Lucia: [00:01:56] Right, right, yeah. That's a great, great place to start. I introduced it as kind of a starting point for a reason, right? Like it's really good to,… I've found them to be useful for catching some things that might be good starting points, but sometimes on a deeper level, you might need to take a closer look at how you're designing your components or what's in your HTML, right? I think as we go, as we continue coding today, then we'll see some more instances of what I'm talking about and it'll become clearer, right?
Ben: [00:02:33] Mhmm. Yeah, I think with, with automation, right, like we're trying to prevent ourselves from having to do a whole bunch of repetitive work, in part because accessibility, testers… Like, that can be a very time-consuming process, and you want to make sure that the people responsible for testing accessibility — including developers, who should be testing accessibility — you want to make sure that they're focusing on high-value problems. And while every problem can cause an impact, it can make the user experience worse for disabled users, certain problems are best solved by humans and certain problems are best solved by computers. And so that, I think that's for me, why I love automated accessibility testing, right, is it lets me focus on problems that are best solved by humans.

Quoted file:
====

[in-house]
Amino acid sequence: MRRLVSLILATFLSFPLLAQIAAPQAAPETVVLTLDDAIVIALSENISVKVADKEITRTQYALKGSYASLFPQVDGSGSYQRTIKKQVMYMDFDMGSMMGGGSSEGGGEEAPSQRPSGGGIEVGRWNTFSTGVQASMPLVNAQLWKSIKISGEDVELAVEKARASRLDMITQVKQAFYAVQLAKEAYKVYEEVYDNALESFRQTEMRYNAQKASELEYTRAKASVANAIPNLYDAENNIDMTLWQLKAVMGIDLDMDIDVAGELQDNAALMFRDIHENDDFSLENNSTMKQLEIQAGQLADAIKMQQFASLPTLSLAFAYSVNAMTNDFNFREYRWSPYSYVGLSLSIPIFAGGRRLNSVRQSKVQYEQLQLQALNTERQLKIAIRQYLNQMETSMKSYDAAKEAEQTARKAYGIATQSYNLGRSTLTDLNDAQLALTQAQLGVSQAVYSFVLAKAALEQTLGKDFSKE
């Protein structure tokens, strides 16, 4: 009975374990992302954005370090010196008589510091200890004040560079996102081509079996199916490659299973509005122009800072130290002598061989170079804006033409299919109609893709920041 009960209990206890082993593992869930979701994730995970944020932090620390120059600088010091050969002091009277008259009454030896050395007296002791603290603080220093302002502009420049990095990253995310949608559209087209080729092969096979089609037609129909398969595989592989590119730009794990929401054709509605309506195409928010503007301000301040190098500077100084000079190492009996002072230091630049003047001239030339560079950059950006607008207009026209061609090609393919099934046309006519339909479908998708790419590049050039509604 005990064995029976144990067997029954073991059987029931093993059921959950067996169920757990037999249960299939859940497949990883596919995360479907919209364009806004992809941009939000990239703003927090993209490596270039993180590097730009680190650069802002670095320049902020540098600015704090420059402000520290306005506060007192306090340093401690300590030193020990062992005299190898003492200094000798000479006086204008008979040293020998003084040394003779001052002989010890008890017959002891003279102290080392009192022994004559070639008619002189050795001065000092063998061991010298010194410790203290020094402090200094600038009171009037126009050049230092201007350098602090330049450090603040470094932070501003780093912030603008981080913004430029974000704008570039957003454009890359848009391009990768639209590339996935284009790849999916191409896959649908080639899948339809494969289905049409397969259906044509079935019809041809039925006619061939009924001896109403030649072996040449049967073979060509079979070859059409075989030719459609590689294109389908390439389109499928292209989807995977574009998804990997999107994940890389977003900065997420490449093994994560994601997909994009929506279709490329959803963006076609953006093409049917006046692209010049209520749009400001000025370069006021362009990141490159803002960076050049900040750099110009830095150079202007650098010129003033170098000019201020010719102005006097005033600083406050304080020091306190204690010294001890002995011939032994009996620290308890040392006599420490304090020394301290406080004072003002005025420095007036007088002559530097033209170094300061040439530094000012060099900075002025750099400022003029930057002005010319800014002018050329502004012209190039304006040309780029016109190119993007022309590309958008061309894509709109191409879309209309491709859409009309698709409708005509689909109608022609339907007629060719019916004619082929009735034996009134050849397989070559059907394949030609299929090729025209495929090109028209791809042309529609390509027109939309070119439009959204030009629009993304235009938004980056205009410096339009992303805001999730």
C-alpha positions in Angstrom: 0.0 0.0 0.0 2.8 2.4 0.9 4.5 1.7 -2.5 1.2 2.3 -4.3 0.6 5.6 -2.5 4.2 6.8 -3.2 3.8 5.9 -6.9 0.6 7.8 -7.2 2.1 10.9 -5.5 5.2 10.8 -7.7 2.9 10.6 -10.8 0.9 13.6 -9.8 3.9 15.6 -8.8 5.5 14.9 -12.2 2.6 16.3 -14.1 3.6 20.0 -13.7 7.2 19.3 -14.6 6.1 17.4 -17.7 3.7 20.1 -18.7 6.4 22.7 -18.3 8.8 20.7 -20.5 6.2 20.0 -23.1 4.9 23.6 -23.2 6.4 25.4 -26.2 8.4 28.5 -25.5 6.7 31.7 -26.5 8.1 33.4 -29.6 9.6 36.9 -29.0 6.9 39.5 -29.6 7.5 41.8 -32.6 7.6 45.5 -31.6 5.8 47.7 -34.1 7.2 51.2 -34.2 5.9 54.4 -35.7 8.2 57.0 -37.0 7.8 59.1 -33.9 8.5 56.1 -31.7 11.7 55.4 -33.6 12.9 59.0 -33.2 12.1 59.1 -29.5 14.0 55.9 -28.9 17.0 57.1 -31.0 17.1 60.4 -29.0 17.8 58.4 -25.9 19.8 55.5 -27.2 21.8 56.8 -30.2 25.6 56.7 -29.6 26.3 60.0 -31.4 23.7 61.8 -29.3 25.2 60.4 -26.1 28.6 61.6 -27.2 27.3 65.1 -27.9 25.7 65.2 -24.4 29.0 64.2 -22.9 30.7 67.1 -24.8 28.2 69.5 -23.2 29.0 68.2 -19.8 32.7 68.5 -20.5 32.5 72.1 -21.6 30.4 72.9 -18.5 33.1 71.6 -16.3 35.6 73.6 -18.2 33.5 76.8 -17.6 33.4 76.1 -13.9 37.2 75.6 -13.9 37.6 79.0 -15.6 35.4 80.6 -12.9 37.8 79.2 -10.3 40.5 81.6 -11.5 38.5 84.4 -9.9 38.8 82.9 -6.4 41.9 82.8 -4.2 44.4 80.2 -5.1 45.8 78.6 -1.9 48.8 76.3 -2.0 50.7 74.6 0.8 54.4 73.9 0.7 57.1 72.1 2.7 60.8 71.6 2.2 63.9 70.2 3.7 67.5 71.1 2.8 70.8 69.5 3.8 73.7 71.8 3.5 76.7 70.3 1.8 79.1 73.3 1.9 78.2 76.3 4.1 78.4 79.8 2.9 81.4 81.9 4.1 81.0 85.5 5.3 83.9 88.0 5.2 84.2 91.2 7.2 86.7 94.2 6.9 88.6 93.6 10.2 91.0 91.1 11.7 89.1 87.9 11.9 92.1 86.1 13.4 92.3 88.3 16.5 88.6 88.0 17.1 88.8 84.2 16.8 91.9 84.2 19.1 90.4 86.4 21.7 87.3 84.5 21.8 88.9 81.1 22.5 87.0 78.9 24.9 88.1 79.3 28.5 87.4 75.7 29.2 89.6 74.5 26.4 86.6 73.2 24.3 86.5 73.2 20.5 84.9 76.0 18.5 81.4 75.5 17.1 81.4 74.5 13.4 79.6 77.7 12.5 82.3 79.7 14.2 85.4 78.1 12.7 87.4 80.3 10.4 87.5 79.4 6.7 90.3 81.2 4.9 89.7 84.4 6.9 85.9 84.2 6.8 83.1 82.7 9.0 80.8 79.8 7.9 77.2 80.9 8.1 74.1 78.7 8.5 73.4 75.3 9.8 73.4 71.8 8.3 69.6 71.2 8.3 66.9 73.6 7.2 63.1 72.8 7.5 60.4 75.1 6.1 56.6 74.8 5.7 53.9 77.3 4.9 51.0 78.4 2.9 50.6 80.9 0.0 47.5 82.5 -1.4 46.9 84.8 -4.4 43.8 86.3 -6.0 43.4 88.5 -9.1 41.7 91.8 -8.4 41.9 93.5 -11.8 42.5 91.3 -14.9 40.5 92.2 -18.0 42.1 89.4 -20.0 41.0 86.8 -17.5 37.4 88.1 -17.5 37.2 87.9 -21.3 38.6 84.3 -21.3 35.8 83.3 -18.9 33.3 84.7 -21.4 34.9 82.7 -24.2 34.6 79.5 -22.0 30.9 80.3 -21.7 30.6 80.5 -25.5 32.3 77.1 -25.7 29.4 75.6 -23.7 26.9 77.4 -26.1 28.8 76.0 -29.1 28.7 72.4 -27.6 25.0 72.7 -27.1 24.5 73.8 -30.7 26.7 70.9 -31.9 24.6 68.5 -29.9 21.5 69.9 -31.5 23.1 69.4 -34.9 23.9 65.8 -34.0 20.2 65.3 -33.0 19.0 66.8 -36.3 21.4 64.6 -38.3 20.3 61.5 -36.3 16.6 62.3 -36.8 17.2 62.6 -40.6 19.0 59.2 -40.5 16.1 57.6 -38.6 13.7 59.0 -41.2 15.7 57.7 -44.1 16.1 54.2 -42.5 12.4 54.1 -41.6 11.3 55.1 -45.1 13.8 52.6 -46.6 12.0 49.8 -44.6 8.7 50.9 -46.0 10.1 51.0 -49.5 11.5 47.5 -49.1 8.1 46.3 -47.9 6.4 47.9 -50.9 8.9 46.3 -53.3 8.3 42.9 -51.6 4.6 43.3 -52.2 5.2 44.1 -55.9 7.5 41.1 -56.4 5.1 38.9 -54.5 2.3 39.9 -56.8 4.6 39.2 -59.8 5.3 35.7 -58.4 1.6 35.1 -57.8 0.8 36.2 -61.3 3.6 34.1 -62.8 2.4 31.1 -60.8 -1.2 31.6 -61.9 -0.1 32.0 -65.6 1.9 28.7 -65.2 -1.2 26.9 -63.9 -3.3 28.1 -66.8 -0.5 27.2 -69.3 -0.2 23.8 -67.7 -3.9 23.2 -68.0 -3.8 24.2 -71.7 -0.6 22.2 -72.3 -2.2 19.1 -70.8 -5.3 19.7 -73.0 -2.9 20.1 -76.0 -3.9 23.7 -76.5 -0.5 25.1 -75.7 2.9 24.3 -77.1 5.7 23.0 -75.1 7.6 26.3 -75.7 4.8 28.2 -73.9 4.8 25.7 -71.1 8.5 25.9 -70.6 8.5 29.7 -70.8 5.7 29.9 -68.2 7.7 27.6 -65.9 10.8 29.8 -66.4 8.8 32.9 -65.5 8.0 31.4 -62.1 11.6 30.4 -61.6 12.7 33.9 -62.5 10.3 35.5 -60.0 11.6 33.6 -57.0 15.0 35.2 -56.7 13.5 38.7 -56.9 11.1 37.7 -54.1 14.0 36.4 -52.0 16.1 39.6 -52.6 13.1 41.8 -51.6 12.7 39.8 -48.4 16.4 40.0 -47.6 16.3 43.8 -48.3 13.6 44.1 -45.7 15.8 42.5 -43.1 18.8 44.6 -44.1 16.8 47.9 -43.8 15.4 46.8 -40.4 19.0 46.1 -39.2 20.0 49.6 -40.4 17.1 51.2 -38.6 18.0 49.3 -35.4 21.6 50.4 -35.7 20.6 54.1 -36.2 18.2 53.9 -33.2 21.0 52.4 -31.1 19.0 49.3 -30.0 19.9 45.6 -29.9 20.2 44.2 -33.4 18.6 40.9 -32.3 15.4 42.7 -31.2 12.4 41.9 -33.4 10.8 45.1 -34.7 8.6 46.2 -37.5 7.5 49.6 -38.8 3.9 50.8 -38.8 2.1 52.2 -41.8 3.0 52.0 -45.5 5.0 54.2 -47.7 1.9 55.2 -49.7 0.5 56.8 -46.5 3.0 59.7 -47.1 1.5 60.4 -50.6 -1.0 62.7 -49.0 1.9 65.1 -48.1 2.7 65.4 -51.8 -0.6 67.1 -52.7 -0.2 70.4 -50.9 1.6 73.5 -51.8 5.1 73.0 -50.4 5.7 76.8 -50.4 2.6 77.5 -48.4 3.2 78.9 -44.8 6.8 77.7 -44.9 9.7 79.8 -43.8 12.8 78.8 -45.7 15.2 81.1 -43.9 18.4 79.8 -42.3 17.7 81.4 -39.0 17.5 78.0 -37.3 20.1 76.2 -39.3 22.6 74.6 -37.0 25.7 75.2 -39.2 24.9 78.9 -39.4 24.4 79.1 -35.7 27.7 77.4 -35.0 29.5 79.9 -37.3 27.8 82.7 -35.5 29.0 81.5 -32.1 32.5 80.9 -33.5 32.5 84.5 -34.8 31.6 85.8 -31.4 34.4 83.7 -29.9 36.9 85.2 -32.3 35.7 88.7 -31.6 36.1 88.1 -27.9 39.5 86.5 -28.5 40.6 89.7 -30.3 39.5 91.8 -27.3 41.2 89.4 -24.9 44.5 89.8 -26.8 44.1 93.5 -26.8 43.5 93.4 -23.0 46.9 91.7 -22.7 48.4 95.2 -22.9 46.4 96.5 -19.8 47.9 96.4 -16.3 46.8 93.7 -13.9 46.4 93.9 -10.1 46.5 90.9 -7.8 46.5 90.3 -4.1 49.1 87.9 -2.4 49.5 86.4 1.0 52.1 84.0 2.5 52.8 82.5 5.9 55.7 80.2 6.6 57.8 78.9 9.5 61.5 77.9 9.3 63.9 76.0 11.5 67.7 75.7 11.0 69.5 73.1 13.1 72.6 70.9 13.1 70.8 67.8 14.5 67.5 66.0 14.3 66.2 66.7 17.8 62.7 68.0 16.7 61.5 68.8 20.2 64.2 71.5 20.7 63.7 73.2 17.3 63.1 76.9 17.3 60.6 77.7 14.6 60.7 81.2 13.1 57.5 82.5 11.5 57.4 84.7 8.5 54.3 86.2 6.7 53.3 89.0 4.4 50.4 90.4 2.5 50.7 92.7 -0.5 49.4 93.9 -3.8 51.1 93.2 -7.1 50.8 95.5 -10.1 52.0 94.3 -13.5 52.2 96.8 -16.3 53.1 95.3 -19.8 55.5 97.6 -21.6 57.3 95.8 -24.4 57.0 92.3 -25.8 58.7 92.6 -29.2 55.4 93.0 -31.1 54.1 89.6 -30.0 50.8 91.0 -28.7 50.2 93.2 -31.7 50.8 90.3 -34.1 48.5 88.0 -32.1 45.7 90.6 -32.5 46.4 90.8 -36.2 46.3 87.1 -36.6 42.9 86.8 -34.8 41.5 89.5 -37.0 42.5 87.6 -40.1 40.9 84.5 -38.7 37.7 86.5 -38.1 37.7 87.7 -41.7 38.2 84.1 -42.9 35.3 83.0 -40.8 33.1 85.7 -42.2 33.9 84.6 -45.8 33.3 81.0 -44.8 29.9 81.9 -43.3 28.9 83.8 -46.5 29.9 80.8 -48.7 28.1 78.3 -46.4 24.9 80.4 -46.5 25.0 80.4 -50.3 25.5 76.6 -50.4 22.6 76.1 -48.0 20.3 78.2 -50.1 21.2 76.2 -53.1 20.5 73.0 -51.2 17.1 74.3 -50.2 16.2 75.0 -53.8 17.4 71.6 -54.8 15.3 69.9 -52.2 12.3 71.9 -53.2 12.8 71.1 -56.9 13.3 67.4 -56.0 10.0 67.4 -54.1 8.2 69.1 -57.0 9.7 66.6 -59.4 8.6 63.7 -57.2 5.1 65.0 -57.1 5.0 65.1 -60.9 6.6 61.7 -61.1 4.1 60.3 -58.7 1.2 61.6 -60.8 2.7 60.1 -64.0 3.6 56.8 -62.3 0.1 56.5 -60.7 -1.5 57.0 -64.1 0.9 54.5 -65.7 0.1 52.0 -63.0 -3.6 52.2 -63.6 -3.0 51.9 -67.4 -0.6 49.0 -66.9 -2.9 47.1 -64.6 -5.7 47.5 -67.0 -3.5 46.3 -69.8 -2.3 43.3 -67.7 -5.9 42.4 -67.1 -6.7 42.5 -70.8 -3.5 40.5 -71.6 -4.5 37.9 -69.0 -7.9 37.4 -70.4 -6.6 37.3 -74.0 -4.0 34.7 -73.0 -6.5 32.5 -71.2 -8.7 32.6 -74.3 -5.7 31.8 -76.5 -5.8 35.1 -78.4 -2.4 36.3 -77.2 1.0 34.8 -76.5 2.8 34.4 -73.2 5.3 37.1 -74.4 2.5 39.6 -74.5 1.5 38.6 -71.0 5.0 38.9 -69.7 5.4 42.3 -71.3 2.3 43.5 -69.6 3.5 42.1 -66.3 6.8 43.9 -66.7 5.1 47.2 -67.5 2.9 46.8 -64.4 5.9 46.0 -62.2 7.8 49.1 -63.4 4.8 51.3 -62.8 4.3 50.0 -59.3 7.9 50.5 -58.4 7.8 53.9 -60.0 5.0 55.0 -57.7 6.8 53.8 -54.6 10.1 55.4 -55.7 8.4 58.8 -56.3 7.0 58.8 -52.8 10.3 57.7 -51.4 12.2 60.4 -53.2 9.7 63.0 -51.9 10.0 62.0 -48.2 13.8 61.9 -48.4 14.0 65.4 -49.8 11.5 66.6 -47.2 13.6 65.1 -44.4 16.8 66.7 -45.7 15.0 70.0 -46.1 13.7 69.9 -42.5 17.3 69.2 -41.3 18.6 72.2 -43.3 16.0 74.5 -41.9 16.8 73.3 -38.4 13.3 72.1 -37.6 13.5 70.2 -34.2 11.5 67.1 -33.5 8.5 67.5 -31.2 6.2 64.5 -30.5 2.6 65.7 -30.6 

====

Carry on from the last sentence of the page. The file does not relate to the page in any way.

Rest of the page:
Yeah, so we today… Do you wanna kind of walk us through what we're going to be testing and what we're going to be doing?
Ben: [00:04:27] All right. Yeah, let's, let's go ahead and do that. So, you've mentioned these two tools. Is there one that you'd prefer to start with?
Lucia: [00:04:36] Yeah, let's start with Lighthouse. I find in general that Lighthouse identifies fewer issues than Axe does, so it would be a good progression, I think, for our stream.
Ben: [00:04:47] All right. Yeah. So, if I wanted to run Lighthouse for the first time, how might I do that?
Lucia: [00:04:53] Okay, first you'd have to go install it. So you'd have to go google "Lighthouse Chrome plugin," something like that.
Ben: [00:05:04] Yeah.
Looks like it just says run it. "Download Chrome"… Looks like it's just there. No installation needed.
Lucia: [00:05:19] Oh, nice!
Ben: [00:05:21] In the Audits tab. Okay. So let's go ahead and give that a try!
Lucia: [00:05:28] Yeah.
Ben: [00:05:29] I'm gonna go just pop open my dev tools here. I'm going to go…